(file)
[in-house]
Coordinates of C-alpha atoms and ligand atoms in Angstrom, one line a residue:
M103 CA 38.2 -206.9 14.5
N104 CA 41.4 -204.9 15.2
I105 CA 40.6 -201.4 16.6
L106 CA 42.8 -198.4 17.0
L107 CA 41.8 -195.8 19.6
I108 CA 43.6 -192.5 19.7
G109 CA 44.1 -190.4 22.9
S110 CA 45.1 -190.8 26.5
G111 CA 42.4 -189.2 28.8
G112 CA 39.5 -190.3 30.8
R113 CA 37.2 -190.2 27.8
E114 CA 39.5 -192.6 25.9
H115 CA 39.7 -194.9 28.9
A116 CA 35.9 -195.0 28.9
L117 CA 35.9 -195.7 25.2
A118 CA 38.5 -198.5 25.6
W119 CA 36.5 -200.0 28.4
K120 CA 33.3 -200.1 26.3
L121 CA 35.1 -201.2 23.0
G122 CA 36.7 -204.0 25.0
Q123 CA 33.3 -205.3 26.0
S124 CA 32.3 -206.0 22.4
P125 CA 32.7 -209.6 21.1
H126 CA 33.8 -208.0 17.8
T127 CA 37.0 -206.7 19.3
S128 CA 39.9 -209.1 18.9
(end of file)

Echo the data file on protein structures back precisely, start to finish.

[in-house]
Coordinates of C-alpha atoms and ligand atoms in Angstrom, one line a residue:
M103 CA 38.2 -206.9 14.5
N104 CA 41.4 -204.9 15.2
I105 CA 40.6 -201.4 16.6
L106 CA 42.8 -198.4 17.0
L107 CA 41.8 -195.8 19.6
I108 CA 43.6 -192.5 19.7
G109 CA 44.1 -190.4 22.9
S110 CA 45.1 -190.8 26.5
G111 CA 42.4 -189.2 28.8
G112 CA 39.5 -190.3 30.8
R113 CA 37.2 -190.2 27.8
E114 CA 39.5 -192.6 25.9
H115 CA 39.7 -194.9 28.9
A116 CA 35.9 -195.0 28.9
L117 CA 35.9 -195.7 25.2
A118 CA 38.5 -198.5 25.6
W119 CA 36.5 -200.0 28.4
K120 CA 33.3 -200.1 26.3
L121 CA 35.1 -201.2 23.0
G122 CA 36.7 -204.0 25.0
Q123 CA 33.3 -205.3 26.0
S124 CA 32.3 -206.0 22.4
P125 CA 32.7 -209.6 21.1
H126 CA 33.8 -208.0 17.8
T127 CA 37.0 -206.7 19.3
S128 CA 39.9 -209.1 18.9